Vol 24 No 18

15 September 2014


Flawed thinking that allows us to abuse animals

23 September 2014 | Valerie Wangnet

Pork chopsIn Ancient Greece, Hippocrates used the term 'hysteria' to account for emotional instability and mental illness in women. This is a diagnosis that survived up until the first sparks of the women's suffrage movement in mid–19th century. In the case of food animals, we are told that they cannot think, suffer or feel pain.


China calls a halt to dirty coal imports

23 September 2014 | Evan Ellis

Beijing hazeFrom 1 January 2015, China will ban the import of coal with high ash or sulphur content and impose a three per cent tariff on all coal imports. In the muddle of politics and policy, we have a concrete example of worsening environmental conditions forcing policy makers to act. Australia's economy propped up by coal exports, but it's also time to think beyond the specific implications of China’s proposed restrictions. 


Threats to humanity

23 September 2014 | Fiona Katauskas

Fiona Katauskas' cartoon shows Tony Abbott alongside Julie Bishop in New York, contrasting the 'climate hoo-hah' meeting with the miltary strikes against Muslim extremists.

View this week's offering from Eureka Street's award winning political cartoonist.


Concern for Jennifer Aniston

1 Comment
22 September 2014 | Various

Jennifer AnistonBuying coffee. Newspaper reads 'Jennifer Aniston is reportedly spending $20,000 a month on beauty treatments'. Next, the Herald covers her age, her profession and her interests. The girl in front of me cradles her latte as she nudges and tugs a carbon-fibre-framed stroller and purrs with concern for Jennifer.


The Kurds: fighting the good fight?

1 Comment
22 September 2014 | William Gourlay

Illustration from Molla NasreddinTurkey and Iran, the two major regional powers against whose borders ISIS jostles, have, each for their own reasons, declined to participate militarily in President Obama's action against ISIS. The likelihood or benefits of working in concert with Iran can be debated long and hard, but in the meantime the Kurds clearly emerge as the immediate go-to allies. Positioning them as such, and arming them, will change the dynamics of the region.


Identifying the enemy in confused Iraq and Syria

22 September 2014 | Kerry Murphy

'We are all ISIS' T shirtWe have adopted the dictum that our enemy's enemy is our friend. But the situation changes so rapidly on the ground, and working out who our 'allies' are is a very difficult and high risk activity. We are not even clear on the Rumsfeldian known unknowns, let alone the unknown unknowns.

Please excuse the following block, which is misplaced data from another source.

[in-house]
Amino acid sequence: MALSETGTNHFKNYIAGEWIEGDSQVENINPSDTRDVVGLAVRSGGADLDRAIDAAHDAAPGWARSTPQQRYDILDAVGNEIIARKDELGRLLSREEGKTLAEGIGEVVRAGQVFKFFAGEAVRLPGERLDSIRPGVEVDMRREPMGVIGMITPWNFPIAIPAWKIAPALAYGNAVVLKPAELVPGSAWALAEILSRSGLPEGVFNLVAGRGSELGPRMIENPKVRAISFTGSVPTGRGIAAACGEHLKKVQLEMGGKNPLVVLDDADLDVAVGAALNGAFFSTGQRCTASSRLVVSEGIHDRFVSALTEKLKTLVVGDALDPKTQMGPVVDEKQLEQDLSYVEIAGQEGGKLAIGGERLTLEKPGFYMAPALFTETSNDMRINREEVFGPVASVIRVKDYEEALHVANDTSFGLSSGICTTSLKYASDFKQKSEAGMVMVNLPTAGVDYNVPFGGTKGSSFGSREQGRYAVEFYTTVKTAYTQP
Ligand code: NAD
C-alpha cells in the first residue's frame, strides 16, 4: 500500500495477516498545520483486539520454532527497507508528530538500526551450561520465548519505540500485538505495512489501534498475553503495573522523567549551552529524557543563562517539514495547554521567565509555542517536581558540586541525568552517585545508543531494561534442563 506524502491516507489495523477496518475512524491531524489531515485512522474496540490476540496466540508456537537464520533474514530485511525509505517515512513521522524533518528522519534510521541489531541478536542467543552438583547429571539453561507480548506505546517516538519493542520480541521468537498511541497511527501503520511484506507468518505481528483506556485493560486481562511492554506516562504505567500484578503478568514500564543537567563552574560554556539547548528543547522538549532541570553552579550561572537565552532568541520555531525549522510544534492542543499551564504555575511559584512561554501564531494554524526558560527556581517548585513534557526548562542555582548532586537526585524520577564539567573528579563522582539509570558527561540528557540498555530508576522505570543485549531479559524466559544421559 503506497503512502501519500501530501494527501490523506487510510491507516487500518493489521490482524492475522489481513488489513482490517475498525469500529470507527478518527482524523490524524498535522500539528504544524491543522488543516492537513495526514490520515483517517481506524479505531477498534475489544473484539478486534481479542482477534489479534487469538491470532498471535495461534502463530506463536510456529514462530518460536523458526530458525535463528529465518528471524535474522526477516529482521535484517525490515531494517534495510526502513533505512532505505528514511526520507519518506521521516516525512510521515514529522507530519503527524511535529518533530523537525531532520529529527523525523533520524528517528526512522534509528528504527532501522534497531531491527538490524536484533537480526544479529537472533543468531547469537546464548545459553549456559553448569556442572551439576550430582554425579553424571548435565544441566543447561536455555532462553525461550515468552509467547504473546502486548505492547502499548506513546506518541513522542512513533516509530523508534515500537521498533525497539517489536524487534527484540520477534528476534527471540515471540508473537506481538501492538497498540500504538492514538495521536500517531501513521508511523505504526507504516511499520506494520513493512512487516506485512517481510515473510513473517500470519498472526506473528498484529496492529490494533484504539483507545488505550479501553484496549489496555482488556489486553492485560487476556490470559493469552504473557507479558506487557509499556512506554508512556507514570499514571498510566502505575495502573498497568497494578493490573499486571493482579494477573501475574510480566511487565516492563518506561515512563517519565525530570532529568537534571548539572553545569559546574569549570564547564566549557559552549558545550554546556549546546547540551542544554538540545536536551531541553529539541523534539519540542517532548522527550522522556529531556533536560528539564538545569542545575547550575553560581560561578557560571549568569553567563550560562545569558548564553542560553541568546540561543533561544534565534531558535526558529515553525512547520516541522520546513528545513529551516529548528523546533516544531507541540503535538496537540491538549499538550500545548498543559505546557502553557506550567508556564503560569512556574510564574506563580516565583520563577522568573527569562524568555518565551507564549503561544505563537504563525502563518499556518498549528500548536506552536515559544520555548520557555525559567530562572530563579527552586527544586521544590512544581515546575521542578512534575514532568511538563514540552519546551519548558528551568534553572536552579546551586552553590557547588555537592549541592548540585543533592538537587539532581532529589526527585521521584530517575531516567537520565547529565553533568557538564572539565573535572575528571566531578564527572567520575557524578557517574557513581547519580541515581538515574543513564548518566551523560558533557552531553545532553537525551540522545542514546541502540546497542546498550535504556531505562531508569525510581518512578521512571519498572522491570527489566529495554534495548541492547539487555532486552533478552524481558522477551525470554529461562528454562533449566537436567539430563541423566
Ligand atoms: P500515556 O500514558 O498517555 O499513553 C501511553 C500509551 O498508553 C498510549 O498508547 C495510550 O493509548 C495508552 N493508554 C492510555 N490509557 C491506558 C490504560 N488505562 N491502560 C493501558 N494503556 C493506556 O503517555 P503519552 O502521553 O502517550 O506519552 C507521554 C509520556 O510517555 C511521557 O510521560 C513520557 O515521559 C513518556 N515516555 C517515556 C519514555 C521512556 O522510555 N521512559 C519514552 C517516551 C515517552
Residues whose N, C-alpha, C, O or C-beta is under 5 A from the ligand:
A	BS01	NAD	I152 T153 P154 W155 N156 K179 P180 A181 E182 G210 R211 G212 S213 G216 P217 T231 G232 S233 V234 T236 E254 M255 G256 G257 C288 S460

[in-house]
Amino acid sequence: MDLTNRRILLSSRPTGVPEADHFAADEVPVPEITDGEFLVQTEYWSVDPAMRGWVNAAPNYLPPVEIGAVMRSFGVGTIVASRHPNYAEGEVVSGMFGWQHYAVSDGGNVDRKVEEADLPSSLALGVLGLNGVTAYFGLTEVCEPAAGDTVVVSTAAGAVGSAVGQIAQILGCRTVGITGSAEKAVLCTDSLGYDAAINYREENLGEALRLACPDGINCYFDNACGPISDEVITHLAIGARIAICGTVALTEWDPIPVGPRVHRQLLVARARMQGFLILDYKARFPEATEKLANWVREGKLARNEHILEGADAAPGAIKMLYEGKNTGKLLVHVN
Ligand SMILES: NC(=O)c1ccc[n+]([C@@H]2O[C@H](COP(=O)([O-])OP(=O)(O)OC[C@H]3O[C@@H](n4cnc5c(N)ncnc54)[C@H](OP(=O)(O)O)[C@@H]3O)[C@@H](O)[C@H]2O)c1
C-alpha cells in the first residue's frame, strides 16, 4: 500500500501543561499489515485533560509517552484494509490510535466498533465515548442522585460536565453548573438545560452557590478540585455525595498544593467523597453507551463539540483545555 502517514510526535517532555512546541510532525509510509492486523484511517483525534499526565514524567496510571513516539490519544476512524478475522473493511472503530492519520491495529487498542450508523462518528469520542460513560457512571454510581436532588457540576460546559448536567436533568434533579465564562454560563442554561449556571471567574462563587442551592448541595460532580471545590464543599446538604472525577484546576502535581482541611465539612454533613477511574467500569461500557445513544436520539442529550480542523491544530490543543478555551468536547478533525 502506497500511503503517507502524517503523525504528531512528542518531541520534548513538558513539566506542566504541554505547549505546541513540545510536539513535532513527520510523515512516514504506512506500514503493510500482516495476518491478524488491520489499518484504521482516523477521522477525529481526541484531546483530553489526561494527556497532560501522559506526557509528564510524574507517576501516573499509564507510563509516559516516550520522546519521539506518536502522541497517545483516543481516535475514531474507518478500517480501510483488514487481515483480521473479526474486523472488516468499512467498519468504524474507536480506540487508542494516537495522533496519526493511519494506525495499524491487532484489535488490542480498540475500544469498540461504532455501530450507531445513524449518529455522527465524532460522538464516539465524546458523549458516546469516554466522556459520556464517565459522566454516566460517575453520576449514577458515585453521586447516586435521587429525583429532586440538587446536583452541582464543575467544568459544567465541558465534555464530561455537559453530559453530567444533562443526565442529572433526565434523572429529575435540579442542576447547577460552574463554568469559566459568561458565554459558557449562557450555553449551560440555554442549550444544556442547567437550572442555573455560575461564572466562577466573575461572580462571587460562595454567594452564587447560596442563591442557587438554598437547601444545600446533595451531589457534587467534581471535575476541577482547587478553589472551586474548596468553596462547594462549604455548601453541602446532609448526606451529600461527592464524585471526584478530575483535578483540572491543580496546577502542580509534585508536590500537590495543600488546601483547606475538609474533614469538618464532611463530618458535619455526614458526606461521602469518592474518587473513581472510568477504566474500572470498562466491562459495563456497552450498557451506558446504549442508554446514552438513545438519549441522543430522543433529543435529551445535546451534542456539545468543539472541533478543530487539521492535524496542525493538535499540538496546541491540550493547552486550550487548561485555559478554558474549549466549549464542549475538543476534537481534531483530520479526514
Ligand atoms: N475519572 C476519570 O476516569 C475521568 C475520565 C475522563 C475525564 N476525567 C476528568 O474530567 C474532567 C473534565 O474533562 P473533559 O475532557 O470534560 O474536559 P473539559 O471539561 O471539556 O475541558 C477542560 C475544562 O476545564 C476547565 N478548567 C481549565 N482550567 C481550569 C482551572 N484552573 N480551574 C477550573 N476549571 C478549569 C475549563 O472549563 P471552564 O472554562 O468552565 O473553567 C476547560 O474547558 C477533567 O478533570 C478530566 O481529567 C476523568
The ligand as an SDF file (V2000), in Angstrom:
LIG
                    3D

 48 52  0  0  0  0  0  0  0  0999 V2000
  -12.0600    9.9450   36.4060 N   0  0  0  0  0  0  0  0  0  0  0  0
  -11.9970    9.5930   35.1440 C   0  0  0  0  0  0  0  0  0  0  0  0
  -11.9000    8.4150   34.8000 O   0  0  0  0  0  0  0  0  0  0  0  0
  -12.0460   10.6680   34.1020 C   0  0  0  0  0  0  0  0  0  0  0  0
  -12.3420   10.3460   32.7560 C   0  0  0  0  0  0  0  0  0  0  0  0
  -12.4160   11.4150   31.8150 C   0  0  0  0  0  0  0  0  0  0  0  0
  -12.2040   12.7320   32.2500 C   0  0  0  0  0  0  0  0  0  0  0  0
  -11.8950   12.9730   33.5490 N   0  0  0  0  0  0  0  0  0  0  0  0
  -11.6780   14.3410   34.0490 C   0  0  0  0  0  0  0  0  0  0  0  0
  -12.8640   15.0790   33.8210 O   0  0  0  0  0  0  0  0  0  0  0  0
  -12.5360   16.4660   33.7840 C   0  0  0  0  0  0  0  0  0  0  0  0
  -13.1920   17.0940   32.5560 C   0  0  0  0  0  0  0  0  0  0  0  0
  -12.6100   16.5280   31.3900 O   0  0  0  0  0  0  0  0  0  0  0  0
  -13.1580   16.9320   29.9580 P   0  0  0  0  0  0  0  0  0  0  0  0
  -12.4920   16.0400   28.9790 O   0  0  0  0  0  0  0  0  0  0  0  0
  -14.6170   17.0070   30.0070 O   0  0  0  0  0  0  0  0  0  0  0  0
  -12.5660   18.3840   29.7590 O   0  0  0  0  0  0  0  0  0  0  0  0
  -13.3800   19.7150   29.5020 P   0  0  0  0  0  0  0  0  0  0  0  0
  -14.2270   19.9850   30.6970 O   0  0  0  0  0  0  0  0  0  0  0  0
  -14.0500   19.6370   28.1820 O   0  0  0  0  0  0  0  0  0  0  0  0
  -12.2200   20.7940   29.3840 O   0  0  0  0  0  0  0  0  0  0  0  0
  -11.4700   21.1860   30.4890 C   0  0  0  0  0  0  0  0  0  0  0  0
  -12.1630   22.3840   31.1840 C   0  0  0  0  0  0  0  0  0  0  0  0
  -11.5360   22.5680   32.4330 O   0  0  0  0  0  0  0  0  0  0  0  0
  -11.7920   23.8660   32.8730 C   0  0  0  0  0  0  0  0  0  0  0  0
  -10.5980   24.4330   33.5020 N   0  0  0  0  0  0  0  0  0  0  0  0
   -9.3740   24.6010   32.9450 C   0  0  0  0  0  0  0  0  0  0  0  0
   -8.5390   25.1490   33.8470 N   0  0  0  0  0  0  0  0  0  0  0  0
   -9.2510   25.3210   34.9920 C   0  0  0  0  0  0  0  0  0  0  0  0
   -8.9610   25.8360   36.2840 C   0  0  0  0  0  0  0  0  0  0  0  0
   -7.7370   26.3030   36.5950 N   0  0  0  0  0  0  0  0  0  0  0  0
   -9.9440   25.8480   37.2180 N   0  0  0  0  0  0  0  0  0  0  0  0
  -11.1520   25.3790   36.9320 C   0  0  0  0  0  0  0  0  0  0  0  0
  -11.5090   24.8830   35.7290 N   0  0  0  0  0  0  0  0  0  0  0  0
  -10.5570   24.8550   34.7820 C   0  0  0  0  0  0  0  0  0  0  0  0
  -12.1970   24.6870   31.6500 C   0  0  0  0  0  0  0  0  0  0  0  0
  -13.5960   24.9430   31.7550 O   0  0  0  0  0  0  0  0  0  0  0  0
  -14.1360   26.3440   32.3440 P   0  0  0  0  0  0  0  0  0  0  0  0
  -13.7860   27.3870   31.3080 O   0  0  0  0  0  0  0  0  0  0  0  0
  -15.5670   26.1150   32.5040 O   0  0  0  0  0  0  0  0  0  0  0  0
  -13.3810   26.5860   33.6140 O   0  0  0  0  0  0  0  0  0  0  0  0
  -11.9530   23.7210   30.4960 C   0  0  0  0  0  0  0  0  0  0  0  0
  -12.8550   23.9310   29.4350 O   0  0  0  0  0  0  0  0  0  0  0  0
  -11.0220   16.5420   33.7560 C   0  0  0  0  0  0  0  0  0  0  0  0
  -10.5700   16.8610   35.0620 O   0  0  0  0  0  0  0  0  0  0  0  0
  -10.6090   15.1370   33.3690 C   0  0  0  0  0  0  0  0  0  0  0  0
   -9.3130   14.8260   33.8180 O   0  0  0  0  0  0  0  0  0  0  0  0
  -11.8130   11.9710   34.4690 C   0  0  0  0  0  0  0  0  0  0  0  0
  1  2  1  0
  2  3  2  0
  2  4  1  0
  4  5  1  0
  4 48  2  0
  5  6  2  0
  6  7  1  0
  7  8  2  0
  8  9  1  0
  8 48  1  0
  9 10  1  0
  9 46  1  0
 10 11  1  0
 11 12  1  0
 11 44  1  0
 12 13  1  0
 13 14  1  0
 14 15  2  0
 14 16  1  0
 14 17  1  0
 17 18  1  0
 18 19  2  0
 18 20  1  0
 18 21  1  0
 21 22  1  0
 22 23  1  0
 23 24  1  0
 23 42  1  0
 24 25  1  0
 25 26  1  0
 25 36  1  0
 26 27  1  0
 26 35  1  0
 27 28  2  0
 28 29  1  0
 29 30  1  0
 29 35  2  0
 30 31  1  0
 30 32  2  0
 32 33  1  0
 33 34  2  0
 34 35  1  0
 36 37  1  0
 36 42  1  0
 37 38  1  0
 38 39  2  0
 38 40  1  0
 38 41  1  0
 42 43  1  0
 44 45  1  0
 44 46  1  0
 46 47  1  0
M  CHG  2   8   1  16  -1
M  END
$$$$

Sacrificing freedoms in the war against terror

21 September 2014 | Justin Glyn

Computer hackerTerrorism is a real threat but it is hardly a killer on the scale of coronary heart disease or accidental falls, both of which far outstrip terrorism as killers on Australian Bureau of Statistics data. Blanket rollbacks of important civil liberties, until recently taken for granted, cannot but provoke the suspicion that terrorism has become a diversion of the public's attention from something much more sinister.


Ian Paisley's no middle ground

21 September 2014 | Frank O'Shea

Ian Paisley and Martin McGuinness

Somehow Paisley and McGuinness worked well together. The Chuckle Brothers they were called, an attempt to present them as two buffoons out of their depth. But for ordinary people, it was an endearing image, a tribute to a pair who had brought their respective sides with them in an unlikely peace. 


ISIS misusing ancient religious symbols

21 September 2014 | Irfan Yusuf

Kalima ShahadaToday the Kalimah Shahada is being used on flags of groups whose mission is to kill Sunni and Shia Muslims. Imagine how it must feel to be a Sunni Kurd or a Shia Iraqi or an Alawi Syrian . Imagine how it must feel to be an ordinary Shia or Alawi or Sunni Australian walking around in a Sydney shopping centre and being treated by one's neighbours as an ISIS fighter.

Foster care's future in jeopardy

18 September 2014 | Darrell Cruse

Child with teddy bearMore than forty thousand children are in out of home care in Australia. Yet with a drop in the number of available foster carers, there is a real danger foster care will be non-existent in five years, creating even more problems for already vulnerable children.  


Kashmir's majestic allure

1 Comment
18 September 2014 | Catherine Marshall